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This is a guest post by Lorrie Lynch of AARP.org.

On the cover of Nora Ephron’s novel Heartburn — the 1983 book that was made into a movie starring Jack Nicholson and Meryl Streep — is a quote touting it as “proof positive that writing well is the best revenge.”

It’s Dorothy Parker‘s line, but I’ve always associated it with Ephron because the revenge she takes in that novel, writing a character we all assumed to be her ex-husband Carl Bernstein, is as delicious as the recipes she includes throughout. Nora Ephron, who died of leukemia at age 71 on June 26, made me want to keep on writing, as well as at least try to cook.

Oh, how I longed over the years to skewer a bad boyfriend or ex-fiancé with the same razor-sharp wit and intelligence that Ephron could command in everything she wrote. I did try it myself a time or two in the privacy of my diary. Though a young news reporter at the time, I was never brave enough to even think about showing such prose to a potential publisher.

Fast forward through career, marriage, kid . . . I was always following Ephron’s work, reading her books, seeing her movies. And I was excited when I got a chance to talk to her — if only for a short phone interview — when I was writing a magazine cover story on John Travolta. He starred in her 1996 comedy, Michael, soon after his Pulp Fiction comeback, and he had already told me what a terrific director he found her to be. I called her in her editing room, and she was equally magnanimous about him — no surprise, he was the star of her movie — but she was genuine. More fun for me, then the mother of a seven-year-old girl, we talked a few minutes about working motherhood and the difficulties of balance.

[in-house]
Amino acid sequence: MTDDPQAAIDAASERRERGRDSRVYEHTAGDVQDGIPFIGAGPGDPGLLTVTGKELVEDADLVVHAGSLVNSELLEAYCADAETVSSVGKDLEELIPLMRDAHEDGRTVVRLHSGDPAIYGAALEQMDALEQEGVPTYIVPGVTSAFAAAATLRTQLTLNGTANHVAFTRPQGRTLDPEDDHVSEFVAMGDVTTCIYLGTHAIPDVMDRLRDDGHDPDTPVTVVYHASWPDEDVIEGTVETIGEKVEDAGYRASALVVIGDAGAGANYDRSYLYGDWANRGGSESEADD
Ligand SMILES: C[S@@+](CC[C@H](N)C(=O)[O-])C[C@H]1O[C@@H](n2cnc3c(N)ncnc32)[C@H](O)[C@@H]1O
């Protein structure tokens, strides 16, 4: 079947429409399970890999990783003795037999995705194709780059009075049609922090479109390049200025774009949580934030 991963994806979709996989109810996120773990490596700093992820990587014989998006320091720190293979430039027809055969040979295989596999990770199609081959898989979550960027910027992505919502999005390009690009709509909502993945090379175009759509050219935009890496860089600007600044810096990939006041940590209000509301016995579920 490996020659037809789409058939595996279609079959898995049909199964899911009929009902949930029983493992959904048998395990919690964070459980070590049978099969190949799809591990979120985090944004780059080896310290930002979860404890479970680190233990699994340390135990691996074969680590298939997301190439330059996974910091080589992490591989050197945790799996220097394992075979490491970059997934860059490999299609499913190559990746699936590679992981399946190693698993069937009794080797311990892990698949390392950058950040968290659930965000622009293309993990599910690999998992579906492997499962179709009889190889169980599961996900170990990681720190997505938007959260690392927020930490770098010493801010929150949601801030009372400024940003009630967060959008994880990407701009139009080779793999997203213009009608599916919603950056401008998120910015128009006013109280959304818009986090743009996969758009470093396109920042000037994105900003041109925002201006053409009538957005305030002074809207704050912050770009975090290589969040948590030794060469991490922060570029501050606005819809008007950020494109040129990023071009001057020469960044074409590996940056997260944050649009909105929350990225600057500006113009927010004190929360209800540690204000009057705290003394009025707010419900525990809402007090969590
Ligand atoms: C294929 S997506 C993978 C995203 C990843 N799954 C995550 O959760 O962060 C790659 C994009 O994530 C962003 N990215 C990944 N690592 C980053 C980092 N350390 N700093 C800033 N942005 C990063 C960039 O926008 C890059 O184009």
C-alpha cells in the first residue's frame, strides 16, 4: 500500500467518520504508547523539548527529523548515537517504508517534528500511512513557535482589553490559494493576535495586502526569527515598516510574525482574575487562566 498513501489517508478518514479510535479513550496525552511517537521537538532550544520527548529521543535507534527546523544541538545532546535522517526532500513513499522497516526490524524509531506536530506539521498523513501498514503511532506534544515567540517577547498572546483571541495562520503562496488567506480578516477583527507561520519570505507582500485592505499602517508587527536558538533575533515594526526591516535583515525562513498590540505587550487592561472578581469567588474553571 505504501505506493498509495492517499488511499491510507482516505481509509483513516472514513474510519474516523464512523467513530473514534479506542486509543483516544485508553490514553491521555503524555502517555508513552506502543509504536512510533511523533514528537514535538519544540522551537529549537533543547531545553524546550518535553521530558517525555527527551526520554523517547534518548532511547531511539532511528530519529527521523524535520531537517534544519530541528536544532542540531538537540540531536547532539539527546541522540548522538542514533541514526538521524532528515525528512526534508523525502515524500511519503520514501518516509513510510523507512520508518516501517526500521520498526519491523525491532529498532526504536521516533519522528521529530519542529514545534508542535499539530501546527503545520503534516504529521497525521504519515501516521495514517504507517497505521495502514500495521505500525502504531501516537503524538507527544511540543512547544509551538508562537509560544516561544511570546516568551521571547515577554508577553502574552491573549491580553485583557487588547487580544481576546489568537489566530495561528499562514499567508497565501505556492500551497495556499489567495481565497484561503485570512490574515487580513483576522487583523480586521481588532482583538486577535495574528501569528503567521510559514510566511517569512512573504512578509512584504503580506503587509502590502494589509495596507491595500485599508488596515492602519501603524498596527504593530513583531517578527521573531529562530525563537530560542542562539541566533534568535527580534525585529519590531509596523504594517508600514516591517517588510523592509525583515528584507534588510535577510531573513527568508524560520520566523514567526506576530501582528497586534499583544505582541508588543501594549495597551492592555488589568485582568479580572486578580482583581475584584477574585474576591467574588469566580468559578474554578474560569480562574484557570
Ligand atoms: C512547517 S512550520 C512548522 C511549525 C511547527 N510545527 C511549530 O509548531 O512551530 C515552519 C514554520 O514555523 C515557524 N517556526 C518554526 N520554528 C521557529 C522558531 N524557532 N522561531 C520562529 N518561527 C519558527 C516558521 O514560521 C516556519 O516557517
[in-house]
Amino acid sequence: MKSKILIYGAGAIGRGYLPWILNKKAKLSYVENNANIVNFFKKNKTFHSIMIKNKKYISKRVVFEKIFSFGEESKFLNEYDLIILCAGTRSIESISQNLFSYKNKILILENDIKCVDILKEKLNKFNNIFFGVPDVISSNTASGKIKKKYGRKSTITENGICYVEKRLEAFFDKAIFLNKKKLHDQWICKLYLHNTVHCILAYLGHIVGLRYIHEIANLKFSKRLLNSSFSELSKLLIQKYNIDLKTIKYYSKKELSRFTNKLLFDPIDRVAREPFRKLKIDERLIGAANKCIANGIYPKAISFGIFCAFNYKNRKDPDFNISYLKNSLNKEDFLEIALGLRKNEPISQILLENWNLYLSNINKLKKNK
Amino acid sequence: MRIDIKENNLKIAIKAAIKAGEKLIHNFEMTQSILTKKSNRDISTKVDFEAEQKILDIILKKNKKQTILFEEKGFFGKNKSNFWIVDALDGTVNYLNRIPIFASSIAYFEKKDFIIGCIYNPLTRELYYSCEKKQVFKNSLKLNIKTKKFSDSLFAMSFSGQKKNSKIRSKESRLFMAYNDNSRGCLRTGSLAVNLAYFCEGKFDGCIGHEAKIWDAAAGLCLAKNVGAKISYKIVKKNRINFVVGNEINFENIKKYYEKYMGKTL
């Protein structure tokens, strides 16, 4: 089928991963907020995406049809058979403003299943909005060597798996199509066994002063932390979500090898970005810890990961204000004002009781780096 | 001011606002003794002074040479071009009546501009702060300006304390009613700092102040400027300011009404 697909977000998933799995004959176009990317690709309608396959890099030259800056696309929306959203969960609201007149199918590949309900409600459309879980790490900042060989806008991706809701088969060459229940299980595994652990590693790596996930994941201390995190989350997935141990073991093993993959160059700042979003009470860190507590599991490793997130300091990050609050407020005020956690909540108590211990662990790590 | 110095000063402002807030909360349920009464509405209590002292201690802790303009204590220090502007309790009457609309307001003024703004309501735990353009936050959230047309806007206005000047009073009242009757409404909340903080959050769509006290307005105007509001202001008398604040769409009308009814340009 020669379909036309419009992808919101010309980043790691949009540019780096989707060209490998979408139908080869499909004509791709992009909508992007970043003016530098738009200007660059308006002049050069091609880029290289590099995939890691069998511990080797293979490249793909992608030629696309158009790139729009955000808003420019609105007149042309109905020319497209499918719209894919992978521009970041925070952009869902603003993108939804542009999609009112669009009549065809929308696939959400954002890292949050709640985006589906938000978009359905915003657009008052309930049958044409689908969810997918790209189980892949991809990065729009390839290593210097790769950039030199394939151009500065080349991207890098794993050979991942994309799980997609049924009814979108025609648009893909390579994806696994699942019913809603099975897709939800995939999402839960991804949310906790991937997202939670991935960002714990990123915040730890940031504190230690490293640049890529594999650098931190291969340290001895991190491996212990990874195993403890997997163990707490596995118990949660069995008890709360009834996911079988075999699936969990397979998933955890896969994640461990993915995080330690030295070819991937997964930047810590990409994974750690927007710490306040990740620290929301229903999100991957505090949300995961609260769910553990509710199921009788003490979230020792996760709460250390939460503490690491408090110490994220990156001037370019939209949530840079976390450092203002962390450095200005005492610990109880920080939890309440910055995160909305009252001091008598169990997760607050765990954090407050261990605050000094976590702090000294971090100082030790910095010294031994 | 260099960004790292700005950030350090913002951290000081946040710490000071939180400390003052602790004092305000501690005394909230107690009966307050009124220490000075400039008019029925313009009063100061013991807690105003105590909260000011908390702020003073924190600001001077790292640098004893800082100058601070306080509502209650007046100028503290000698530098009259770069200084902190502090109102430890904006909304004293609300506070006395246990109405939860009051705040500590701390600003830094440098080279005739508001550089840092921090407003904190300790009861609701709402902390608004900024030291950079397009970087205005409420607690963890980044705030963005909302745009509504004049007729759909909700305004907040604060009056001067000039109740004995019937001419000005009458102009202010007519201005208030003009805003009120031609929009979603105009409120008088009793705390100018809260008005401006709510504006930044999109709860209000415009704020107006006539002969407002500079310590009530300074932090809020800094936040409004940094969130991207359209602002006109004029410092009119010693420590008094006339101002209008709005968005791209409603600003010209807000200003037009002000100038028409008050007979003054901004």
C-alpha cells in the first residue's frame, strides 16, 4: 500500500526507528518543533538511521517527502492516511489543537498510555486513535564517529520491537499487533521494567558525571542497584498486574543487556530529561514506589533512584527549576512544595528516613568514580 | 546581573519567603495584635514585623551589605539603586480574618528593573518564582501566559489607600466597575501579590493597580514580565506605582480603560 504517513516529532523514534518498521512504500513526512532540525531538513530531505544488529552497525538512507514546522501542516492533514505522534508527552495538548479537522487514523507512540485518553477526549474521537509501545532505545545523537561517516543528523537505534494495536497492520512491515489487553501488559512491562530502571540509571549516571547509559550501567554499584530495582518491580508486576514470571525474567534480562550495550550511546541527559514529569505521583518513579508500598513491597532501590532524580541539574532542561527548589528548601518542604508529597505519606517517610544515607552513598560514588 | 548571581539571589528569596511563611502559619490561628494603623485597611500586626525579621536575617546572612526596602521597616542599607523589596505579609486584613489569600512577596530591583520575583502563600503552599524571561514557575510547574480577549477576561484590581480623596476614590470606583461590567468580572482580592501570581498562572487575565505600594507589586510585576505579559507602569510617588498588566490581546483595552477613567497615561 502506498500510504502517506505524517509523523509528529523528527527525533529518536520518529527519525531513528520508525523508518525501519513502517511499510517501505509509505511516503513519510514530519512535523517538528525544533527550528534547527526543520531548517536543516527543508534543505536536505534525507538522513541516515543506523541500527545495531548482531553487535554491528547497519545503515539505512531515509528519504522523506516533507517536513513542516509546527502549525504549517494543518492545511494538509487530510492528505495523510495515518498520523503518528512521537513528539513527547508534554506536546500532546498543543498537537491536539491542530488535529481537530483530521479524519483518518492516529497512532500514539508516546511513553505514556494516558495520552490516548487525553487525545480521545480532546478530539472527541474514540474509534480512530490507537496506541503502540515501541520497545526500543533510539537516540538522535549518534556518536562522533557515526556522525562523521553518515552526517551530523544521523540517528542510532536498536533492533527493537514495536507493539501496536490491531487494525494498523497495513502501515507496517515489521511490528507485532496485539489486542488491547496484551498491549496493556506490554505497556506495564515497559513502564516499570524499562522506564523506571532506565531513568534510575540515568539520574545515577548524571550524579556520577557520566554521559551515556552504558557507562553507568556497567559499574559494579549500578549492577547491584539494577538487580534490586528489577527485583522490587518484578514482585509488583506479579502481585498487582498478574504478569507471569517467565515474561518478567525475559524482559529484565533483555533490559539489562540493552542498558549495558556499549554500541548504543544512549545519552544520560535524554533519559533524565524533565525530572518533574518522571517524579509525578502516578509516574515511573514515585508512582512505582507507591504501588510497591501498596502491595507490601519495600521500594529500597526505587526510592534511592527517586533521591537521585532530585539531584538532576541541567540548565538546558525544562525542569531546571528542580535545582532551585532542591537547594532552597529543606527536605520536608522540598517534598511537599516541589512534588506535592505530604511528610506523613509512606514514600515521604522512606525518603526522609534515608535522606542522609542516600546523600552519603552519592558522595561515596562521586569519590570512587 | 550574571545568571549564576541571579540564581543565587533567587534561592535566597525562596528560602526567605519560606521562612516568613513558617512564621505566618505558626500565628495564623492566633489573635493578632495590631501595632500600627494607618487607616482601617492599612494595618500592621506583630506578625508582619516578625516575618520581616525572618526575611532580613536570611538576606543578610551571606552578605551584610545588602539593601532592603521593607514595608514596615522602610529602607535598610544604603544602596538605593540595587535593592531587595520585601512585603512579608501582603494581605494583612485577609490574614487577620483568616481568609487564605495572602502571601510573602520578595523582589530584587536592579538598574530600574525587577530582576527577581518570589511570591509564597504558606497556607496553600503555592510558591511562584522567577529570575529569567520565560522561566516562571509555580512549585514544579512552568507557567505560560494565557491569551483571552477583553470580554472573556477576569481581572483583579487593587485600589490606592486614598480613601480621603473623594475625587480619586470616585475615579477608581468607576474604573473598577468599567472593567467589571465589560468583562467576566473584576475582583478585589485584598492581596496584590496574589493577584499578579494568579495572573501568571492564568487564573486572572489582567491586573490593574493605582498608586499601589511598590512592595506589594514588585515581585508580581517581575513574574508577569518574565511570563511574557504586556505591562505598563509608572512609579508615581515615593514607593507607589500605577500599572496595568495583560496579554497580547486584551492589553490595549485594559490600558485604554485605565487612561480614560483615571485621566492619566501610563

She had not yet written I Feel Bad About My Neck, the 2006 bestseller that we women of a certain age passed along like the name of a good plastic surgeon. My favorite essay among the book’s many goodies is “On Maintenance,” in which Ephron breaks down the time and money it takes to keep from looking like — well, let’s be real — regular women.

She was no regular person. For me, she was a guide to getting through the stuff of life: the men who disappoint, the careers that careen out of control, the children who give depth to your soul, the crinkled neck and all the attendant insecurities that aging may bring in a youth-obsessed world.

Thanks, Nora, for helping me this far. —Lorrie Lynch